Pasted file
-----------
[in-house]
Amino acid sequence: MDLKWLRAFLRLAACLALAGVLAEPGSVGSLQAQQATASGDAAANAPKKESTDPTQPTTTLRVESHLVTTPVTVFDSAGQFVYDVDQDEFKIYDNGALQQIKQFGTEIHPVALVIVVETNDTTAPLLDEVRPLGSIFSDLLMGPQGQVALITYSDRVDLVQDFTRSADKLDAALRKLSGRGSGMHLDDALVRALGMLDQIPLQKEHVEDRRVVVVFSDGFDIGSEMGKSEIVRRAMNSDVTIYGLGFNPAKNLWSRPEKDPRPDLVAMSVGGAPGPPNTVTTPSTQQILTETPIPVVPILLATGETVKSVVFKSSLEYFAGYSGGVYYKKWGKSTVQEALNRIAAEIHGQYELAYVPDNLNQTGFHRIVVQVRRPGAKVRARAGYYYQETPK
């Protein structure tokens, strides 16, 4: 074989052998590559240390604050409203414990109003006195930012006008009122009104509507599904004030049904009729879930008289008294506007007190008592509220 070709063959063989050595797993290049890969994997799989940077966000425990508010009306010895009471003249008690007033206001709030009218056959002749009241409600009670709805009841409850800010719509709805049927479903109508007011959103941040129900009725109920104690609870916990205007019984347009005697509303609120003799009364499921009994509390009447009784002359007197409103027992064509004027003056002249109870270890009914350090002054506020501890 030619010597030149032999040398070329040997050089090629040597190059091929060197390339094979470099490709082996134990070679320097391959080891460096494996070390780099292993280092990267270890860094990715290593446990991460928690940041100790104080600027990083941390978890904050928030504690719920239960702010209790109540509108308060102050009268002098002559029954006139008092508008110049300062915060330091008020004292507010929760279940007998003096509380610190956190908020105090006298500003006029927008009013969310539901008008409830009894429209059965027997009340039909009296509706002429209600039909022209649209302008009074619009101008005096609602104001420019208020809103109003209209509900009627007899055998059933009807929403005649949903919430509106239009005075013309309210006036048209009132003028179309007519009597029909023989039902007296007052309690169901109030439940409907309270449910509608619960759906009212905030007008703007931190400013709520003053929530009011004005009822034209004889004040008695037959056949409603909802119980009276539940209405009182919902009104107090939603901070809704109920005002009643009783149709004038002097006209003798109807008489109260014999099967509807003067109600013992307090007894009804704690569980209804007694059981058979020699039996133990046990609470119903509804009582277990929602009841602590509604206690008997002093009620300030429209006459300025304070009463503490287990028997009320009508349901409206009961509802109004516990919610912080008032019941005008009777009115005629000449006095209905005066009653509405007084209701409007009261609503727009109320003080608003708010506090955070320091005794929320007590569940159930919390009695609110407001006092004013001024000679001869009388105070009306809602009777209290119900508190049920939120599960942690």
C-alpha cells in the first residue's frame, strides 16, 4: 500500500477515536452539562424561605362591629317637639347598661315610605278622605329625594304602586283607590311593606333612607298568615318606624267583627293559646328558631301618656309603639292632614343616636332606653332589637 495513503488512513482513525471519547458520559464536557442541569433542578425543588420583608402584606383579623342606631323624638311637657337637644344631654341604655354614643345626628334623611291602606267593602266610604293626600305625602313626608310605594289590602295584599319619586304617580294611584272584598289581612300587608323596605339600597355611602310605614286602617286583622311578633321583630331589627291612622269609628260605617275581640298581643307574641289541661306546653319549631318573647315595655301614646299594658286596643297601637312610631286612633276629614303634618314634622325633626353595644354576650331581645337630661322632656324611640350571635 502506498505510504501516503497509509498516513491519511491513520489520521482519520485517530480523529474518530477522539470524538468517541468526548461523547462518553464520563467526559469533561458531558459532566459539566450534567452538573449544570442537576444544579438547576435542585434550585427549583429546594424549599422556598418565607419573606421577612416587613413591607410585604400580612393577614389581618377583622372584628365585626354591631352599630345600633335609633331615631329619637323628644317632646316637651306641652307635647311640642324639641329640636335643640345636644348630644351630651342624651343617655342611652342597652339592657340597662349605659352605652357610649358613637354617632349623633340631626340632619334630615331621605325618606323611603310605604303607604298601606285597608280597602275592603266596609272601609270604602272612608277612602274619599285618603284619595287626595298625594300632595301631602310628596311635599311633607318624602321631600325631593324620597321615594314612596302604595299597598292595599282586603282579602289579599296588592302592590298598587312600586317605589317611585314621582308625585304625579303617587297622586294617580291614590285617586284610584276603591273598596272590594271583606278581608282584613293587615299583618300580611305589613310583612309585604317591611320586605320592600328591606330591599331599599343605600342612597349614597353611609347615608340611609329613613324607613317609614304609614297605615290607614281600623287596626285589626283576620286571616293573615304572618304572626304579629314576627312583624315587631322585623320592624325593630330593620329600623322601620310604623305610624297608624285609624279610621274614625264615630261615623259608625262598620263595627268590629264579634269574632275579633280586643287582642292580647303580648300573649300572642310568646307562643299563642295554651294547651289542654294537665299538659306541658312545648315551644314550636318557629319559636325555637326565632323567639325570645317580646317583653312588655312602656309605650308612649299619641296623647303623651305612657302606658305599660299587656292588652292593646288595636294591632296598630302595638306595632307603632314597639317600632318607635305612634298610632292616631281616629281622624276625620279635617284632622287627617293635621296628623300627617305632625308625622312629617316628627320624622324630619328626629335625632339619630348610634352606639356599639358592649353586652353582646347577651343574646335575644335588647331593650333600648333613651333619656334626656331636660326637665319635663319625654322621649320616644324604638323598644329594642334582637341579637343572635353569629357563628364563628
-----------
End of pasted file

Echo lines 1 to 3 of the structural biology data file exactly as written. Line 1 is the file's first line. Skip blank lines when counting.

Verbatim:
[in-house]
Amino acid sequence: MDLKWLRAFLRLAACLALAGVLAEPGSVGSLQAQQATASGDAAANAPKKESTDPTQPTTTLRVESHLVTTPVTVFDSAGQFVYDVDQDEFKIYDNGALQQIKQFGTEIHPVALVIVVETNDTTAPLLDEVRPLGSIFSDLLMGPQGQVALITYSDRVDLVQDFTRSADKLDAALRKLSGRGSGMHLDDALVRALGMLDQIPLQKEHVEDRRVVVVFSDGFDIGSEMGKSEIVRRAMNSDVTIYGLGFNPAKNLWSRPEKDPRPDLVAMSVGGAPGPPNTVTTPSTQQILTETPIPVVPILLATGETVKSVVFKSSLEYFAGYSGGVYYKKWGKSTVQEALNRIAAEIHGQYELAYVPDNLNQTGFHRIVVQVRRPGAKVRARAGYYYQETPK
């Protein structure tokens, strides 16, 4: 074989052998590559240390604050409203414990109003006195930012006008009122009104509507599904004030049904009729879930008289008294506007007190008592509220 070709063959063989050595797993290049890969994997799989940077966000425990508010009306010895009471003249008690007033206001709030009218056959002749009241409600009670709805009841409850800010719509709805049927479903109508007011959103941040129900009725109920104690609870916990205007019984347009005697509303609120003799009364499921009994509390009447009784002359007197409103027992064509004027003056002249109870270890009914350090002054506020501890 030619010597030149032999040398070329040997050089090629040597190059091929060197390339094979470099490709082996134990070679320097391959080891460096494996070390780099292993280092990267270890860094990715290593446990991460928690940041100790104080600027990083941390978890904050928030504690719920239960702010209790109540509108308060102050009268002098002559029954006139008092508008110049300062915060330091008020004292507010929760279940007998003096509380610190956190908020105090006298500003006029927008009013969310539901008008409830009894429209059965027997009340039909009296509706002429209600039909022209649209302008009074619009101008005096609602104001420019208020809103109003209209509900009627007899055998059933009807929403005649949903919430509106239009005075013309309210006036048209009132003028179309007519009597029909023989039902007296007052309690169901109030439940409907309270449910509608619960759906009212905030007008703007931190400013709520003053929530009011004005009822034209004889004040008695037959056949409603909802119980009276539940209405009182919902009104107090939603901070809704109920005002009643009783149709004038002097006209003798109807008489109260014999099967509807003067109600013992307090007894009804704690569980209804007694059981058979020699039996133990046990609470119903509804009582277990929602009841602590509604206690008997002093009620300030429209006459300025304070009463503490287990028997009320009508349901409206009961509802109004516990919610912080008032019941005008009777009115005629000449006095209905005066009653509405007084209701409007009261609503727009109320003080608003708010506090955070320091005794929320007590569940159930919390009695609110407001006092004013001024000679001869009388105070009306809602009777209290119900508190049920939120599960942690």